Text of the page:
In the first of two consecutive concerts this week, Ilan Volkov and the BBC Scottish Symphony Orchestra gave us the UK Premiere of an Elliott Carter work with a Prokofiev oddity and Beethoven at his sunniest.
Tuesday saw the UK premiere of Elliott Carter’s Soundings (2005), dedicated to the composer’s champion in Chicago, Daniel Barenboim, who trod this podium only days ago. The 10 minute piéce d’occasion acknowledges both of Barenboim’s major disciplines, with an interplay of piano solo and orchestra, although here the dual role was split between Nicolas Hodges and Ilan Volkov.
The piano opens the piece with a short flurry and then only interjects minutely before taking over the helm once more at the end. Like other of Carter’s works, there’s some sort of conversation going on, rather a polite and respectful one in this case. A notable tuba solo towards the end makes its presence felt but it’s the dark, still centre of the work that lingers in the memory.
Prokofiev’s rarely-performed Symphony-Concerto, Op. 125 is also marked by a memorably elegiac central section, out of which the characterful cello solo grabs the spotlight with a cadenza of building agitation. All soon subsides and throughout its 38 minutes, nothing really ruffles the feathers of a genial and rather formless work. Lots of ideas buzz around but a piece that started as a cello concerto in the early thirties and underwent several transformations over the following two decades, doesn’t seem quite able to make up its mind what it is. The cello solo, active throughout, was played by Alban Gerhardt, binding the whole thing together, with great ease and assurance.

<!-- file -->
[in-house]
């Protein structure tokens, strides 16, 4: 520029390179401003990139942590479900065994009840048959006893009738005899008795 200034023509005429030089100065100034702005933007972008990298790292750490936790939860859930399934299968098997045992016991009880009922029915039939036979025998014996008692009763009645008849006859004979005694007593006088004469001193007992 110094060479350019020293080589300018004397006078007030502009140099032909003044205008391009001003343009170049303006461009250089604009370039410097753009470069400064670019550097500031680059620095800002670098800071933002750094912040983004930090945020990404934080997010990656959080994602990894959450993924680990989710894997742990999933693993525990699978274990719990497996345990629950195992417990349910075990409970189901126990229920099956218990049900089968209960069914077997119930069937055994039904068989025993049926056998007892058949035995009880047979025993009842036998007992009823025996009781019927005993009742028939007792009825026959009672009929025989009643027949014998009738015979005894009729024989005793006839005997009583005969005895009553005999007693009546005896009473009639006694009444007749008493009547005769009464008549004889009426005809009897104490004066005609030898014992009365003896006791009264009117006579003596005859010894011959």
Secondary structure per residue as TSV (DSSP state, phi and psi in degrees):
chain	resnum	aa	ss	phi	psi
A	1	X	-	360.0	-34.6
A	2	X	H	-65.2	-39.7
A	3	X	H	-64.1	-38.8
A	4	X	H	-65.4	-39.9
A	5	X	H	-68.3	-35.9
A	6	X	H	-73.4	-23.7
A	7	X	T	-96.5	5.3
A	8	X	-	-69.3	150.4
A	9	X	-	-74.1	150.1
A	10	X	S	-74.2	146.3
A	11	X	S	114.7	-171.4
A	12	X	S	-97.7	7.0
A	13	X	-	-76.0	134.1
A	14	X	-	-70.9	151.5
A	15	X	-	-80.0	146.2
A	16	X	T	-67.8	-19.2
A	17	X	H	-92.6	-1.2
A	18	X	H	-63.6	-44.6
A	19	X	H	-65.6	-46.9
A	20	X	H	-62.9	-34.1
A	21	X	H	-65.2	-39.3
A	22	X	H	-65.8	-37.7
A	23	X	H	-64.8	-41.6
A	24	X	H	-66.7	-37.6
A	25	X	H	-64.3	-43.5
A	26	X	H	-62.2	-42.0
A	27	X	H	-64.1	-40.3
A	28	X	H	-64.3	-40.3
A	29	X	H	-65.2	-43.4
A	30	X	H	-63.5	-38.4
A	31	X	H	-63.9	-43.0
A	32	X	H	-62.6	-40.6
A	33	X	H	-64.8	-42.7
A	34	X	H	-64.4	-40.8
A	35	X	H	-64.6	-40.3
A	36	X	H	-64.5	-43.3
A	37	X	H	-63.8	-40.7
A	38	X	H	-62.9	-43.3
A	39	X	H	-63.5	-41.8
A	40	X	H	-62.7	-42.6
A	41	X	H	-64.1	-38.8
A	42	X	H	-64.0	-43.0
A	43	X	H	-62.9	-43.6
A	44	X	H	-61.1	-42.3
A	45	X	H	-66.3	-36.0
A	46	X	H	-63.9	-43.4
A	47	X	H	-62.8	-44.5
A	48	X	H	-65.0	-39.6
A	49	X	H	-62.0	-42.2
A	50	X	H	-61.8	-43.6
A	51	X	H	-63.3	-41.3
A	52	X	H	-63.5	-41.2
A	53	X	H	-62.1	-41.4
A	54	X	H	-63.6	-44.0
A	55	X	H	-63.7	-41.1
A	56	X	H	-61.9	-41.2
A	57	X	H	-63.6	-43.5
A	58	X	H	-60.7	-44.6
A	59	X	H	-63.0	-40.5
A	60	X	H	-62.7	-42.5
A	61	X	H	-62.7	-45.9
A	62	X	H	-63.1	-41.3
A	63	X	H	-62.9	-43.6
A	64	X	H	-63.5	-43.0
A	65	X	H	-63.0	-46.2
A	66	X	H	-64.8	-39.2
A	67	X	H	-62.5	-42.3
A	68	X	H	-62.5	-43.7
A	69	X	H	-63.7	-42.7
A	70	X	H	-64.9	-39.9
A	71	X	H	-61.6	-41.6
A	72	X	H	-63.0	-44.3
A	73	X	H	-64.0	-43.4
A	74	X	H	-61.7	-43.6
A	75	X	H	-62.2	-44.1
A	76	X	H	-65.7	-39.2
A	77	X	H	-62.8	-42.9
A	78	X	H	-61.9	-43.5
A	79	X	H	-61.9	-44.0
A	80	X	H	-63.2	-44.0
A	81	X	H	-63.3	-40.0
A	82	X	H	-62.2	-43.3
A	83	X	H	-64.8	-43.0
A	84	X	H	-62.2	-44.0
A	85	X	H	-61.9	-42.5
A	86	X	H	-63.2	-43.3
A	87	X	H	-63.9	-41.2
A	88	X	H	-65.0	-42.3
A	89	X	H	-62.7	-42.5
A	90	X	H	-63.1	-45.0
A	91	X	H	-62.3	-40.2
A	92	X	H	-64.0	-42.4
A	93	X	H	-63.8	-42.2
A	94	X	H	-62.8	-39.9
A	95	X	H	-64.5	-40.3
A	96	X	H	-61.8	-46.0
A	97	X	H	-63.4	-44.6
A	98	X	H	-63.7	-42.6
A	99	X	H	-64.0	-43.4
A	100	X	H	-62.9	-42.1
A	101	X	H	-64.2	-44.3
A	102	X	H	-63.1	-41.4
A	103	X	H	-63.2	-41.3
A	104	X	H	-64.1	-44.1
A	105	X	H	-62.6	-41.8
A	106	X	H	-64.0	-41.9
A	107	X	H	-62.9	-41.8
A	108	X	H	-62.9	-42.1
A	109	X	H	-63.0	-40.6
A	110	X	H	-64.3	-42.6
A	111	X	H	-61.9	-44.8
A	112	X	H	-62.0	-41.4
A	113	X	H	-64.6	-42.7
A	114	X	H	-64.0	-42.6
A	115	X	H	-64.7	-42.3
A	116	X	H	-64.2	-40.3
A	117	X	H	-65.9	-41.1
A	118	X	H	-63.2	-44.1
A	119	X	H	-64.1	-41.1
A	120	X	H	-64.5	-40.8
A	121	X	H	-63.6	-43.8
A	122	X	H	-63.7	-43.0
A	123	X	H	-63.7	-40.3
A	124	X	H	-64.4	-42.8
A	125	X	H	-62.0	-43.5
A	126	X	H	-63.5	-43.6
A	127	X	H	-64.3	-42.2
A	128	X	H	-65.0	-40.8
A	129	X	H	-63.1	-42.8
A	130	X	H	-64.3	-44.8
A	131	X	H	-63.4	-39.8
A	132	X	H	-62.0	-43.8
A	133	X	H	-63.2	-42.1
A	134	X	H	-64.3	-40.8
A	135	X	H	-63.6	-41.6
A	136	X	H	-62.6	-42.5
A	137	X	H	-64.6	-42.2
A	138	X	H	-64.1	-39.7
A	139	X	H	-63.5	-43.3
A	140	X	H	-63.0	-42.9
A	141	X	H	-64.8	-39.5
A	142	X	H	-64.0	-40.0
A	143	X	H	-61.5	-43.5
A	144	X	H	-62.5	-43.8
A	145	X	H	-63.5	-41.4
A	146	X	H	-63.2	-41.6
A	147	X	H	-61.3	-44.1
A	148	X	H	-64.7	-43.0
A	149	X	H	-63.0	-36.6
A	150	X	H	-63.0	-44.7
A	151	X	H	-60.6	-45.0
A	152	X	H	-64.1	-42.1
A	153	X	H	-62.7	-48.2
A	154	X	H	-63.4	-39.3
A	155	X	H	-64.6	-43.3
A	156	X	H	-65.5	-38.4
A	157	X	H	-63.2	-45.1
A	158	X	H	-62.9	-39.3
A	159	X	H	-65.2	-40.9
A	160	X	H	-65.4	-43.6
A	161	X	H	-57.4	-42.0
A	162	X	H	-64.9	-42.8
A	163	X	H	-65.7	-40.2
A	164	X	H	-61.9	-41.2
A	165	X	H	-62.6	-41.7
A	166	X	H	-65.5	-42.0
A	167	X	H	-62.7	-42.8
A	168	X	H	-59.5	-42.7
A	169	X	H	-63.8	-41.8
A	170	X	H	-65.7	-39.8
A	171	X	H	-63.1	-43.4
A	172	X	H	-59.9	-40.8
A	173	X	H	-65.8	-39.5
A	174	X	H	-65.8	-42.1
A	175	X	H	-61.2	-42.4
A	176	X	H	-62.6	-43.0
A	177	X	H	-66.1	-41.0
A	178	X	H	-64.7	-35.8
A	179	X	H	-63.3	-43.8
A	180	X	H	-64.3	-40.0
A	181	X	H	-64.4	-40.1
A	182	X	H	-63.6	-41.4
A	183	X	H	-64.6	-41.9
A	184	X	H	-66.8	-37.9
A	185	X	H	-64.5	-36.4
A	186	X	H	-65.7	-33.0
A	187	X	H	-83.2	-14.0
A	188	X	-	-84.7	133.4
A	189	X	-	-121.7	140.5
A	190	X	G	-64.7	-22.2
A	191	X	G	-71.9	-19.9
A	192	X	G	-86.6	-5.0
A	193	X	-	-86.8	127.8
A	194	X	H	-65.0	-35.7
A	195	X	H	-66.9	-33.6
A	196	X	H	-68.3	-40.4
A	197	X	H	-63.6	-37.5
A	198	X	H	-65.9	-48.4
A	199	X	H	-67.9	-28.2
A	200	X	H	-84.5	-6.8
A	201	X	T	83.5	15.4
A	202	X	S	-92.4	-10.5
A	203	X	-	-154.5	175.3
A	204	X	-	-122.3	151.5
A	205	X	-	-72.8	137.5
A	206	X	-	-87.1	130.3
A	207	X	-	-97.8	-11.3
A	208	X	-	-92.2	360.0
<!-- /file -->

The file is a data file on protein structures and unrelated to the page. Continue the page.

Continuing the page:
Volkov made his mark with a swift, shimmering and smooth performance of Beethoven’s Pastoral Symphony to end an altogether mellow and rather civilised evening.